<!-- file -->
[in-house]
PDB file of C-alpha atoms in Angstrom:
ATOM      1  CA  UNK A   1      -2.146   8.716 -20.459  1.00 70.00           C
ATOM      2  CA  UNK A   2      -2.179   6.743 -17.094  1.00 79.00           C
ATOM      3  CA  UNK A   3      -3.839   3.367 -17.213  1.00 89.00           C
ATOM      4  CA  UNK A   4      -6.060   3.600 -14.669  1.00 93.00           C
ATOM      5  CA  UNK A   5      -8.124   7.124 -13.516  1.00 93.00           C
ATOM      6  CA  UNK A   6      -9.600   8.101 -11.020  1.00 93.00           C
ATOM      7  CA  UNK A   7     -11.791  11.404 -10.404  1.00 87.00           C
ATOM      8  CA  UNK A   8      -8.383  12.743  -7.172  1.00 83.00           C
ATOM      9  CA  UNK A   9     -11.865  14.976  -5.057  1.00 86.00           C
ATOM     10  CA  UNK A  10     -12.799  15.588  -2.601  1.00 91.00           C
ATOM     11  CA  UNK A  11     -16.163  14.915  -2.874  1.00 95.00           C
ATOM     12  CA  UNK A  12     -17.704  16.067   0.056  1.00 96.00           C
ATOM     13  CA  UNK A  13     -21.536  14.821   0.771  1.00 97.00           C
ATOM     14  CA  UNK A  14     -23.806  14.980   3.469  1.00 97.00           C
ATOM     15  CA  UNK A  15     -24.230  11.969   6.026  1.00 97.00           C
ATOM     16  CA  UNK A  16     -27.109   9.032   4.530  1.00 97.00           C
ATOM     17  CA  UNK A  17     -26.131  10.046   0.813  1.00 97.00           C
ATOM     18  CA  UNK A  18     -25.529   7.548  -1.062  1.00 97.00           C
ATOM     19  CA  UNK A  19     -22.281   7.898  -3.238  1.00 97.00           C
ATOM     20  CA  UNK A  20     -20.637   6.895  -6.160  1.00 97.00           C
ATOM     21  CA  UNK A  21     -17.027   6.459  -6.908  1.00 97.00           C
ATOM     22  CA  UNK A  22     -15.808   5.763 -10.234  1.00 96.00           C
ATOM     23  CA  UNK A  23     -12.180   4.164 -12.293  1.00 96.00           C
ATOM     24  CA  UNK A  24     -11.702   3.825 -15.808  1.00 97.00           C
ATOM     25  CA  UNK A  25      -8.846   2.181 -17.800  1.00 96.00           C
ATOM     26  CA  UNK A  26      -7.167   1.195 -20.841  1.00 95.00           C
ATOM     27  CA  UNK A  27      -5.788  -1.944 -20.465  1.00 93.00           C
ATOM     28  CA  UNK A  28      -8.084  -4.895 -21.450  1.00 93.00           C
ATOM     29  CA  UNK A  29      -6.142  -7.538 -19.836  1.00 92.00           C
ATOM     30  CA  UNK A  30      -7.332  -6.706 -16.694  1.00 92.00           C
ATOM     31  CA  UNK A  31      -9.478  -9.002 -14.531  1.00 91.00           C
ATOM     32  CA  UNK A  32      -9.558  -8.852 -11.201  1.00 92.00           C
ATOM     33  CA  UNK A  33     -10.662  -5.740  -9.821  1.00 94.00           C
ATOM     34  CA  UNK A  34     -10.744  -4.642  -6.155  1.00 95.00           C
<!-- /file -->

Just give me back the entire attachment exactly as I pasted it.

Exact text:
[in-house]
PDB file of C-alpha atoms in Angstrom:
ATOM      1  CA  UNK A   1      -2.146   8.716 -20.459  1.00 70.00           C
ATOM      2  CA  UNK A   2      -2.179   6.743 -17.094  1.00 79.00           C
ATOM      3  CA  UNK A   3      -3.839   3.367 -17.213  1.00 89.00           C
ATOM      4  CA  UNK A   4      -6.060   3.600 -14.669  1.00 93.00           C
ATOM      5  CA  UNK A   5      -8.124   7.124 -13.516  1.00 93.00           C
ATOM      6  CA  UNK A   6      -9.600   8.101 -11.020  1.00 93.00           C
ATOM      7  CA  UNK A   7     -11.791  11.404 -10.404  1.00 87.00           C
ATOM      8  CA  UNK A   8      -8.383  12.743  -7.172  1.00 83.00           C
ATOM      9  CA  UNK A   9     -11.865  14.976  -5.057  1.00 86.00           C
ATOM     10  CA  UNK A  10     -12.799  15.588  -2.601  1.00 91.00           C
ATOM     11  CA  UNK A  11     -16.163  14.915  -2.874  1.00 95.00           C
ATOM     12  CA  UNK A  12     -17.704  16.067   0.056  1.00 96.00           C
ATOM     13  CA  UNK A  13     -21.536  14.821   0.771  1.00 97.00           C
ATOM     14  CA  UNK A  14     -23.806  14.980   3.469  1.00 97.00           C
ATOM     15  CA  UNK A  15     -24.230  11.969   6.026  1.00 97.00           C
ATOM     16  CA  UNK A  16     -27.109   9.032   4.530  1.00 97.00           C
ATOM     17  CA  UNK A  17     -26.131  10.046   0.813  1.00 97.00           C
ATOM     18  CA  UNK A  18     -25.529   7.548  -1.062  1.00 97.00           C
ATOM     19  CA  UNK A  19     -22.281   7.898  -3.238  1.00 97.00           C
ATOM     20  CA  UNK A  20     -20.637   6.895  -6.160  1.00 97.00           C
ATOM     21  CA  UNK A  21     -17.027   6.459  -6.908  1.00 97.00           C
ATOM     22  CA  UNK A  22     -15.808   5.763 -10.234  1.00 96.00           C
ATOM     23  CA  UNK A  23     -12.180   4.164 -12.293  1.00 96.00           C
ATOM     24  CA  UNK A  24     -11.702   3.825 -15.808  1.00 97.00           C
ATOM     25  CA  UNK A  25      -8.846   2.181 -17.800  1.00 96.00           C
ATOM     26  CA  UNK A  26      -7.167   1.195 -20.841  1.00 95.00           C
ATOM     27  CA  UNK A  27      -5.788  -1.944 -20.465  1.00 93.00           C
ATOM     28  CA  UNK A  28      -8.084  -4.895 -21.450  1.00 93.00           C
ATOM     29  CA  UNK A  29      -6.142  -7.538 -19.836  1.00 92.00           C
ATOM     30  CA  UNK A  30      -7.332  -6.706 -16.694  1.00 92.00           C
ATOM     31  CA  UNK A  31      -9.478  -9.002 -14.531  1.00 91.00           C
ATOM     32  CA  UNK A  32      -9.558  -8.852 -11.201  1.00 92.00           C
ATOM     33  CA  UNK A  33     -10.662  -5.740  -9.821  1.00 94.00           C
ATOM     34  CA  UNK A  34     -10.744  -4.642  -6.155  1.00 95.00           C